While the vast majority of Japanese medical device designs are insightful, beneficial and, er, normal, a rare few stand out by virtue of their extreme niche applications and distinctive attributes such as borderline inappropriate cuteness. This isn't always a bad thing, especially if one of these strange and bizarre medical devices is about to be used on you!
7) Mermaid Self-Propelled Endoscopy Device
Combine Disney's Little Mermaid with the 1966 sci-fi classic film Fantastic Voyage and you've got The Mermaid... or as Derek Zoolander might say, “Mer-MAN!”
This pill-sized, self-propelled endoscopy device was invented by researchers from Ryukoku University and Osaka Medical College in Japan as an all-knowing, all-seeing, all-ternative to invasive and uncomfortable endoscopes.
The Mermaid can be swallowed or inserted rectally, after which it begins snapping photos at the rate of 2 per second while the device's movement is controlled using a joystick... sorry, Raquel Welch is NOT on board and really, can you blame her? (Japanese medical device image via MedGadget)
6) Fiber Optic Video Ear Scope
Gold Rush Earlaska? Don't tell the Discovery Channel but Coden's EarScope can help you locate those precious gold(en) nuggets faster than Honey Boo Boo can locate between-meal snacks.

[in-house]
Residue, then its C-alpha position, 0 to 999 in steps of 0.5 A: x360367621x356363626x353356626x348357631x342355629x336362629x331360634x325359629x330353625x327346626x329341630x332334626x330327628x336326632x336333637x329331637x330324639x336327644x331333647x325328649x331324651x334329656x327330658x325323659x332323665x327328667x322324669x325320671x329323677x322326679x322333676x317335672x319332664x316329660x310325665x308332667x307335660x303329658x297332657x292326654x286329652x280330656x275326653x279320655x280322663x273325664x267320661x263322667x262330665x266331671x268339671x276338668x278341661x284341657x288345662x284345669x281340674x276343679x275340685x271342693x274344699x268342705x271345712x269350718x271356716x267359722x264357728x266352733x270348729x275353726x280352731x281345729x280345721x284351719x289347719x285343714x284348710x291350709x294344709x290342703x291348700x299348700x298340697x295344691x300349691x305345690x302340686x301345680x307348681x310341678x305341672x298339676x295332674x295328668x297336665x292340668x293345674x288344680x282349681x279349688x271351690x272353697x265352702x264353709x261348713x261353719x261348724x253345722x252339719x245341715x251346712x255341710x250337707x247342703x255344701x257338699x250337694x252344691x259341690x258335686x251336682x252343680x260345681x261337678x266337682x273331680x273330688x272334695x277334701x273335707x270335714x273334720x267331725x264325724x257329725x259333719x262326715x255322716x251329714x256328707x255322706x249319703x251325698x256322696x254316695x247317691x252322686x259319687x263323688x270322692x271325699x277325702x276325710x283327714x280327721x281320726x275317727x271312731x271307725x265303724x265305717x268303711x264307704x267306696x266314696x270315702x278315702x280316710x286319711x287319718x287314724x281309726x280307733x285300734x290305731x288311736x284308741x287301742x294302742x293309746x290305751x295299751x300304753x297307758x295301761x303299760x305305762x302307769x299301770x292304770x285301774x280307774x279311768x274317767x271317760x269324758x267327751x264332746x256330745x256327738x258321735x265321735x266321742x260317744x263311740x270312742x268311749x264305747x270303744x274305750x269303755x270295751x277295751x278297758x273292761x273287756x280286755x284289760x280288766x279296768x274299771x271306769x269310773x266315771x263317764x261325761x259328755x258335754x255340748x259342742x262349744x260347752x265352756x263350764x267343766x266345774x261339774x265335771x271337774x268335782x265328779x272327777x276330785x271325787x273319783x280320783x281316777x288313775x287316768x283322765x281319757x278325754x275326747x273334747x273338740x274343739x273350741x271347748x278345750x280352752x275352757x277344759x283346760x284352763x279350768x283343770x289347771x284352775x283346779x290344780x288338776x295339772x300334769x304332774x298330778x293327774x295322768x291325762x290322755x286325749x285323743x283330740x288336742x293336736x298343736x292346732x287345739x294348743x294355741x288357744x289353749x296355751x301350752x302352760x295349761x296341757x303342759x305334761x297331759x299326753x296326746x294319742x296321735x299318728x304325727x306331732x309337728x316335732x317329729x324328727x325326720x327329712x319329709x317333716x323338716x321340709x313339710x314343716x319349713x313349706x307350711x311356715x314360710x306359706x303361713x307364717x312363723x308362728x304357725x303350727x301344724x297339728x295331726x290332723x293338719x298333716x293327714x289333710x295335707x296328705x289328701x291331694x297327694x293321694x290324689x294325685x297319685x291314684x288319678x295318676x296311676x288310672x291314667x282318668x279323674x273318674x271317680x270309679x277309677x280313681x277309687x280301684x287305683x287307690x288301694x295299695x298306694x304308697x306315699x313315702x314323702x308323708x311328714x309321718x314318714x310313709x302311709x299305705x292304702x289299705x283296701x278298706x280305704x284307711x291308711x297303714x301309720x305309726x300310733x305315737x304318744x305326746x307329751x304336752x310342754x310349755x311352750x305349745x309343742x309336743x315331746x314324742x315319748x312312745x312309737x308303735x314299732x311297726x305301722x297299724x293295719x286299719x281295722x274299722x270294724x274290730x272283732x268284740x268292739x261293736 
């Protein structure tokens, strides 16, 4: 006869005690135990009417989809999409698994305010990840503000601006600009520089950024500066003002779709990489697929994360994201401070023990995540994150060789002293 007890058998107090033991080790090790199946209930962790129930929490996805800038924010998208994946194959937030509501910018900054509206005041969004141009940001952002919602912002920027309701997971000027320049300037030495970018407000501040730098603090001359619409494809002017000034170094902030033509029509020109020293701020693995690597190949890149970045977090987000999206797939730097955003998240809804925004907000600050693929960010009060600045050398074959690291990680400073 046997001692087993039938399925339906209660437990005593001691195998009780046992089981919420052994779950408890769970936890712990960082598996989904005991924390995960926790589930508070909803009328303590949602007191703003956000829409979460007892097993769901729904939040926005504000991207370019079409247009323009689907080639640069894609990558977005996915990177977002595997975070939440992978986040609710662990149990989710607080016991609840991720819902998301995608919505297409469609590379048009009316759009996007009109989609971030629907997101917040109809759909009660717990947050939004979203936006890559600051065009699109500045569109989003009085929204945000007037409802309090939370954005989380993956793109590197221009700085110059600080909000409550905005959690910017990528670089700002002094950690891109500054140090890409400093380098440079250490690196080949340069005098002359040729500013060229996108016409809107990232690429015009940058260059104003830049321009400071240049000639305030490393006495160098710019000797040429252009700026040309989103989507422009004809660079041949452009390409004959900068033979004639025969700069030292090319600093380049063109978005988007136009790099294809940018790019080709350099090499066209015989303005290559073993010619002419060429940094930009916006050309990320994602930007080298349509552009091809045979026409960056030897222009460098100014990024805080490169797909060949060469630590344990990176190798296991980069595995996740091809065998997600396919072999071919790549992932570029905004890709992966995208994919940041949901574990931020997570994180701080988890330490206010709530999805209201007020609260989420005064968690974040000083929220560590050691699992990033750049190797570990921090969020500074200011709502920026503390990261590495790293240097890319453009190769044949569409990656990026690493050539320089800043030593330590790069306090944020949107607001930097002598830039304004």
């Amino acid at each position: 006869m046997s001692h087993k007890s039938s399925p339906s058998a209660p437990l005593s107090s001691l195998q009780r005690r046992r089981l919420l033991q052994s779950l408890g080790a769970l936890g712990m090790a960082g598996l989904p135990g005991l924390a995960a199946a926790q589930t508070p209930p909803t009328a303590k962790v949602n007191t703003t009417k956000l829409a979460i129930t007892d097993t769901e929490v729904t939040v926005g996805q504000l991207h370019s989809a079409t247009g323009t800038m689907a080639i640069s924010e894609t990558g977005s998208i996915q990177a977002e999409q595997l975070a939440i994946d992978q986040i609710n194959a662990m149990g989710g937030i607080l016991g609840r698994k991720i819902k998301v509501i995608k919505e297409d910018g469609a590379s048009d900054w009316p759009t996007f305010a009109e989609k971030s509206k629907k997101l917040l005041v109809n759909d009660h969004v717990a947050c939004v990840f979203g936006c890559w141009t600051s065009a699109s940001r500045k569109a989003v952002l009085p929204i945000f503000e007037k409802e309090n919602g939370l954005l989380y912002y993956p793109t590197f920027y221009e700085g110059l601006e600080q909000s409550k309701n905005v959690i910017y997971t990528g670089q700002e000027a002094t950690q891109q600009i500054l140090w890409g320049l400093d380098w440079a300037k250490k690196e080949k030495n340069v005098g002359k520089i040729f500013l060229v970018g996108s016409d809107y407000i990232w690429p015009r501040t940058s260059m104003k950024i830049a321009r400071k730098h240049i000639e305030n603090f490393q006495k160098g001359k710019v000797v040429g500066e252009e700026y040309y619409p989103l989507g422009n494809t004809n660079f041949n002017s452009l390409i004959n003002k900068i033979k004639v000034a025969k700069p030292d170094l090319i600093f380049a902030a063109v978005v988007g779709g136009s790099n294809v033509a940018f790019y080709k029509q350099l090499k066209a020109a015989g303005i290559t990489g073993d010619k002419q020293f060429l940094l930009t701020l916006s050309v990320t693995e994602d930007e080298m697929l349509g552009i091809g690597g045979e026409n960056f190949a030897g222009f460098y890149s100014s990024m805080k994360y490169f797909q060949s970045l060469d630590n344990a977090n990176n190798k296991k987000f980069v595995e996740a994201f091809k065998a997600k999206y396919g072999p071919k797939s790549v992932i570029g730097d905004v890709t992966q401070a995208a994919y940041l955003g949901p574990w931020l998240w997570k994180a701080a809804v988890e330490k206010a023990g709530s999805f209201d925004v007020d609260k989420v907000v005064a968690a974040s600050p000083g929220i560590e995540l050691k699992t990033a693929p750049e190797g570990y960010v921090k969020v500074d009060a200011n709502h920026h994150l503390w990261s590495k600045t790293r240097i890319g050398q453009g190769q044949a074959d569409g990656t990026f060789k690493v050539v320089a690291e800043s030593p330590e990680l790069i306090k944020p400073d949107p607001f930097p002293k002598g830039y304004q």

Settle down, budding prospectors, this is only a self-operated fiber optic video camera & ear pick combo so we're not exactly sure what the model above is looking so surprised about, unless she hid gold in her ears as a child.
Coden also suggest the device can be used to peek into attics for wasp nests or whatnot but be sure no wasps are clinging to the tip before embarking on your next earwax prospecting expedition. (Japanese medical device image via Japan Trend Shop)
5) Anti-Snoring Robotic Polar Bear Pillow
The Jukusui-kun (“Deep Sleep”) robotic polar bear pillow is an anti-snoring and Sleep Apnea prevention device invented by Waseda University's Kabe Lab, with a little inspiration from Rube Goldberg.
The obviously not-ready-for-prime-time (or nap time) device requires the snorer to wear a cute, fleecy polar bear cub-shaped pulse-oxygen meter glove on one hand.